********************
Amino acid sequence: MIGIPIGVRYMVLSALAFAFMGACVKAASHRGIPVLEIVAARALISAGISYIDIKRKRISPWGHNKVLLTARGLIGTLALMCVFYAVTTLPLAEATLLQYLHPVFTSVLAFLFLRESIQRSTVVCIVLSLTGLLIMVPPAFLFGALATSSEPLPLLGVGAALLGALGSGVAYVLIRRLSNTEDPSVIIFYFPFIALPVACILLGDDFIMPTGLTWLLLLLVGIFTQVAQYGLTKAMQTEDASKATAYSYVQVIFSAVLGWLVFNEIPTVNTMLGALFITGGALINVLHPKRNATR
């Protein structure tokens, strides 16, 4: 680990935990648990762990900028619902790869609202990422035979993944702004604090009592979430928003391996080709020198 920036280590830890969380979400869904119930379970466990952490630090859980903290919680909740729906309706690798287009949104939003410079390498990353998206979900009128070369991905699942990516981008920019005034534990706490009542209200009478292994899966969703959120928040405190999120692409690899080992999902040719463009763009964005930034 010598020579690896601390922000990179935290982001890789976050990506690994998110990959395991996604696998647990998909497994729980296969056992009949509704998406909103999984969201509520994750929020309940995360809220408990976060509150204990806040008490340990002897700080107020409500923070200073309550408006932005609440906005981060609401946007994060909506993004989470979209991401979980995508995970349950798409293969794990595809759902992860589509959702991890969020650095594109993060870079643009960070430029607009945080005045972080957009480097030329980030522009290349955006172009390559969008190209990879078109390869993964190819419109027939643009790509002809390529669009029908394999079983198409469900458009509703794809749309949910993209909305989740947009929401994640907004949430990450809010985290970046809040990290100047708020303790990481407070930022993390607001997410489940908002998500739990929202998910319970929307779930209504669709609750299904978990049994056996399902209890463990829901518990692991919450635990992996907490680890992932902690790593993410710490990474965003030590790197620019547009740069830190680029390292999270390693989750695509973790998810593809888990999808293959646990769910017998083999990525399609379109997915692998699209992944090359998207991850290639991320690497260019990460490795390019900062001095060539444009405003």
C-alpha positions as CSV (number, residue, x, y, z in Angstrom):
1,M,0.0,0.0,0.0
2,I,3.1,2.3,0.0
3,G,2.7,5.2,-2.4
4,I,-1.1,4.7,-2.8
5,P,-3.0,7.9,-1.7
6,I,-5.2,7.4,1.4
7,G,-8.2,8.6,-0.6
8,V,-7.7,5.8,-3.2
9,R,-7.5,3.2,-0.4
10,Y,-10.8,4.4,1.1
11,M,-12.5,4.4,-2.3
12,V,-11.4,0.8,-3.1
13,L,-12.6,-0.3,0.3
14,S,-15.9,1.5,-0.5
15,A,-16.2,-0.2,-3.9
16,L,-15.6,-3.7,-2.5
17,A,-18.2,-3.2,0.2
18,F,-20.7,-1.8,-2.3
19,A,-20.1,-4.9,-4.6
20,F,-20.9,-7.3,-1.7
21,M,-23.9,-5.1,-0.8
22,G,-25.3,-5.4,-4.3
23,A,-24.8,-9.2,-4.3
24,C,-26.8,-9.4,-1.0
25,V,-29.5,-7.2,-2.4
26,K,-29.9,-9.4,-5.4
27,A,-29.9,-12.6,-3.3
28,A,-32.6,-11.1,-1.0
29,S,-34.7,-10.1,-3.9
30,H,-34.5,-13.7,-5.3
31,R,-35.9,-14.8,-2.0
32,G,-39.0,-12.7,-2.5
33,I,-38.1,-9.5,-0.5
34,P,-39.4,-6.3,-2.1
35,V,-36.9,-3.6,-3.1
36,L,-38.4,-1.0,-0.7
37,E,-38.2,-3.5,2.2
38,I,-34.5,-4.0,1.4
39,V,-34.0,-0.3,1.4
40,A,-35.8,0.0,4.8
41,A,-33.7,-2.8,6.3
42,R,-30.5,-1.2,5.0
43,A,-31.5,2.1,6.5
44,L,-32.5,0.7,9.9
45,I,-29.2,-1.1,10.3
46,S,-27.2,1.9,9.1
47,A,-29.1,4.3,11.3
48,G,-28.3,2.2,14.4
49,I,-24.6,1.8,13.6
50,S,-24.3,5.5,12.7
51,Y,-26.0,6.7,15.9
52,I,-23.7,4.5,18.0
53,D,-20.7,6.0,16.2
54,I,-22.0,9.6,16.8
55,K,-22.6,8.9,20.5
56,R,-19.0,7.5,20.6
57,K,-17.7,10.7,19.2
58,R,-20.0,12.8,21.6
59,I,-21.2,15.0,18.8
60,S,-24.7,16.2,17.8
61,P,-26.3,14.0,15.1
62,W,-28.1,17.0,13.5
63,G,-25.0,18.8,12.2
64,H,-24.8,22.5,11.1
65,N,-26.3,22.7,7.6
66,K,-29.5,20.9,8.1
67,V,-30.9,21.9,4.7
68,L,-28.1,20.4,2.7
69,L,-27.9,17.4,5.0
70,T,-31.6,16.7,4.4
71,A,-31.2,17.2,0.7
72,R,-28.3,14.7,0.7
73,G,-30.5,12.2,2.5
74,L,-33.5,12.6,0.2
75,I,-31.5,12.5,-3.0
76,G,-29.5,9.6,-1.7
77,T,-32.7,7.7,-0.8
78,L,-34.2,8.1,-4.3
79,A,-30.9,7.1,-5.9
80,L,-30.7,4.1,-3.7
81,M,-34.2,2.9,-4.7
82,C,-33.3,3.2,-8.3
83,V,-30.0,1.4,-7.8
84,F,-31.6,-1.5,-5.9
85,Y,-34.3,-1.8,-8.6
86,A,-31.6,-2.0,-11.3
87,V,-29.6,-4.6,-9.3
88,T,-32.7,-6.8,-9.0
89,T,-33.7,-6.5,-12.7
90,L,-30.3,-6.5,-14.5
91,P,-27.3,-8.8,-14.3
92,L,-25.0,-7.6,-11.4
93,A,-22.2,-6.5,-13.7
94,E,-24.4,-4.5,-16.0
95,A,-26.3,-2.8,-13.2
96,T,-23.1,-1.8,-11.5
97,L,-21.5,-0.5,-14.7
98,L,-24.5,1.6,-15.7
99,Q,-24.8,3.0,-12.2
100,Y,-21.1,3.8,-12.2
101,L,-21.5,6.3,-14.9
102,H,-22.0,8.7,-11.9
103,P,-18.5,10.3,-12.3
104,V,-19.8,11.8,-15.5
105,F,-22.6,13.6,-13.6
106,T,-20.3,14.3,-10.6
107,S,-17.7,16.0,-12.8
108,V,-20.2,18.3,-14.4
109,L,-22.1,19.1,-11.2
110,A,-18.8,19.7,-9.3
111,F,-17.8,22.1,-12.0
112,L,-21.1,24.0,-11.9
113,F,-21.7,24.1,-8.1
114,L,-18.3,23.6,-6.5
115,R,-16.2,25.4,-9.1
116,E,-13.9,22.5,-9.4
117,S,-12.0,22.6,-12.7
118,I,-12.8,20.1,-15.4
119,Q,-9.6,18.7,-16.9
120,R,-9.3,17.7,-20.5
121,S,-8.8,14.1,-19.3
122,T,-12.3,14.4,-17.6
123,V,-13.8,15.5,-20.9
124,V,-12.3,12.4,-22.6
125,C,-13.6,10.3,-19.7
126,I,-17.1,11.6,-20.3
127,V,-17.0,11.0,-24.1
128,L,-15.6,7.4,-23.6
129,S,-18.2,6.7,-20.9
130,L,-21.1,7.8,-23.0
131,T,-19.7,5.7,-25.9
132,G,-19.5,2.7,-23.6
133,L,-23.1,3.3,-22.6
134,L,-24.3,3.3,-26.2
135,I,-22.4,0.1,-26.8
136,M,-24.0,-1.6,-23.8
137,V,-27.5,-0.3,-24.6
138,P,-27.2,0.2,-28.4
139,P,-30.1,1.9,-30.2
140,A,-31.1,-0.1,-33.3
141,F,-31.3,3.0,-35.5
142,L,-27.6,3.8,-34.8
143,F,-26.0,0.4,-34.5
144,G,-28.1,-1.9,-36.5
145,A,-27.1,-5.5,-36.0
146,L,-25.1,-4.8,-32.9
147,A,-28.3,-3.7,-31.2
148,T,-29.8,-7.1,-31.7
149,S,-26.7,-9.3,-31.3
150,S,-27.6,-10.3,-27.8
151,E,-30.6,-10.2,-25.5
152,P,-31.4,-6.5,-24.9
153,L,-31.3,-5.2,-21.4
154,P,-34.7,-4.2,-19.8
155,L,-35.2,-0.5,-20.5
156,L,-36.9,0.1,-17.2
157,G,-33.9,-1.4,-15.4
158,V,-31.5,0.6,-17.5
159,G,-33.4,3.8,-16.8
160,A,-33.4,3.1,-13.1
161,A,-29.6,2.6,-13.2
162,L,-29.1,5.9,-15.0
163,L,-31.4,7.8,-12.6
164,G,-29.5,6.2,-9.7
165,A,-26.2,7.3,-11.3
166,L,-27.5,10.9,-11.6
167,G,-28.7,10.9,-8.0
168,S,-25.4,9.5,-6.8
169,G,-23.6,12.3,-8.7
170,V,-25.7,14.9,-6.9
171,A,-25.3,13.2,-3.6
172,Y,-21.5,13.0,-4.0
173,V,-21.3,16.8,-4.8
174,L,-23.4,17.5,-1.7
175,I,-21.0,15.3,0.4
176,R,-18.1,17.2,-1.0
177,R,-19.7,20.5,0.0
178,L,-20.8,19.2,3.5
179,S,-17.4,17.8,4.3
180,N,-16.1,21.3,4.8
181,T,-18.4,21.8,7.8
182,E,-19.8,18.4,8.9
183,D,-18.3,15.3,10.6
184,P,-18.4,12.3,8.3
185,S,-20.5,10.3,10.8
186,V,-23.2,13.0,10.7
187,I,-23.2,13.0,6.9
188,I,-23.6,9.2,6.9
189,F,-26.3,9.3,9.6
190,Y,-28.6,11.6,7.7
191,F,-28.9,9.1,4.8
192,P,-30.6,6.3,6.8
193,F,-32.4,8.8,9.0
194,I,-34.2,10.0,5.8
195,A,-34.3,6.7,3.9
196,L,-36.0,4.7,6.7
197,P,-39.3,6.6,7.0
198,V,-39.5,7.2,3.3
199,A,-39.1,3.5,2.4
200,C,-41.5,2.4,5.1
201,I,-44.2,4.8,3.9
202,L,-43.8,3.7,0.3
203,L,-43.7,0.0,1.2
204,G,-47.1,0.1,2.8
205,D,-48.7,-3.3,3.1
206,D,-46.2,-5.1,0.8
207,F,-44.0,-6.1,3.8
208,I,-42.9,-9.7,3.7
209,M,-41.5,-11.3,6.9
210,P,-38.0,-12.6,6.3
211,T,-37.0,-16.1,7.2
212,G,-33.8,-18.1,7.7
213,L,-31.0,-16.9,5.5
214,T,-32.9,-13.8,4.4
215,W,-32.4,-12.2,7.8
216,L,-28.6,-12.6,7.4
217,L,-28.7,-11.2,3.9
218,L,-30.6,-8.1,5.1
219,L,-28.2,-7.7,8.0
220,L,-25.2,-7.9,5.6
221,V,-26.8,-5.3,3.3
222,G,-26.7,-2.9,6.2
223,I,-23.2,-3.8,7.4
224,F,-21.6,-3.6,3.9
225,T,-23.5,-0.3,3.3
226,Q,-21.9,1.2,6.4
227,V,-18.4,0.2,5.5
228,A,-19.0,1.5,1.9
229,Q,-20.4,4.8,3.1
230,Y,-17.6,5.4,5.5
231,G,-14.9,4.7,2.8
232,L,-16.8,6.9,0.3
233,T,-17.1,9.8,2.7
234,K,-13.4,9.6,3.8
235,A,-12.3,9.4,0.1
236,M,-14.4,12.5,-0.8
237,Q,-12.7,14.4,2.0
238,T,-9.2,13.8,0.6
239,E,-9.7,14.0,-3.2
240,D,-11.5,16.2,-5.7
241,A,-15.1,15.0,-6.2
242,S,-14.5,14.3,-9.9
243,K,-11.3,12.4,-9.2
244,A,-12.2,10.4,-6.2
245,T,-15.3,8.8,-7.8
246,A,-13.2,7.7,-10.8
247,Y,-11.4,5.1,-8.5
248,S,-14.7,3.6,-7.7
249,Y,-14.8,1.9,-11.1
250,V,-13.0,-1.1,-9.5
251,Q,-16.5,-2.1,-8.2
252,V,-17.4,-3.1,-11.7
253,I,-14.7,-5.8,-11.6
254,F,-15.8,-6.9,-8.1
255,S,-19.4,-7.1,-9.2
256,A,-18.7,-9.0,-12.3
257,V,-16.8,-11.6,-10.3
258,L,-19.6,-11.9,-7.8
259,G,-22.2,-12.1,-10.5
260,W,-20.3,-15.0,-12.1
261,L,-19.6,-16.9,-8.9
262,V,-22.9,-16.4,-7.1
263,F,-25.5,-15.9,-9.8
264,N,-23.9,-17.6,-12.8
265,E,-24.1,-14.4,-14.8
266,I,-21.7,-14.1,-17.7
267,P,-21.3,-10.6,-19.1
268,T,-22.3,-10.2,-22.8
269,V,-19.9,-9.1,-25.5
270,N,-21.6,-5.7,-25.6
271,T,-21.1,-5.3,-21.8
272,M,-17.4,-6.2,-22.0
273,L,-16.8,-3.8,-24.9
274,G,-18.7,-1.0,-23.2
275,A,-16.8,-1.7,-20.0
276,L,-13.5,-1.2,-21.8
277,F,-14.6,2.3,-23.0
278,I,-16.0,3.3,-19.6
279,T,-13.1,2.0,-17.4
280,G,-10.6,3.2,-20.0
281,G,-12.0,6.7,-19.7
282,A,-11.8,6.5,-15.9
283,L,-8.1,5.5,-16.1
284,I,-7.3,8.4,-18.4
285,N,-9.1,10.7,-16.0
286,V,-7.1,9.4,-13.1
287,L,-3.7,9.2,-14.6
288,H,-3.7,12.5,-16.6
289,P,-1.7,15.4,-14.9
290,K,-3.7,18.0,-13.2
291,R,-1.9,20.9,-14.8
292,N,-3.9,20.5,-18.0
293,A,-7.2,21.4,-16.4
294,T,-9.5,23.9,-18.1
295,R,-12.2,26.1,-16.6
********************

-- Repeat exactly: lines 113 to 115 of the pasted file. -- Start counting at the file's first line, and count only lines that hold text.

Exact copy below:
110,A,-18.8,19.7,-9.3
111,F,-17.8,22.1,-12.0
112,L,-21.1,24.0,-11.9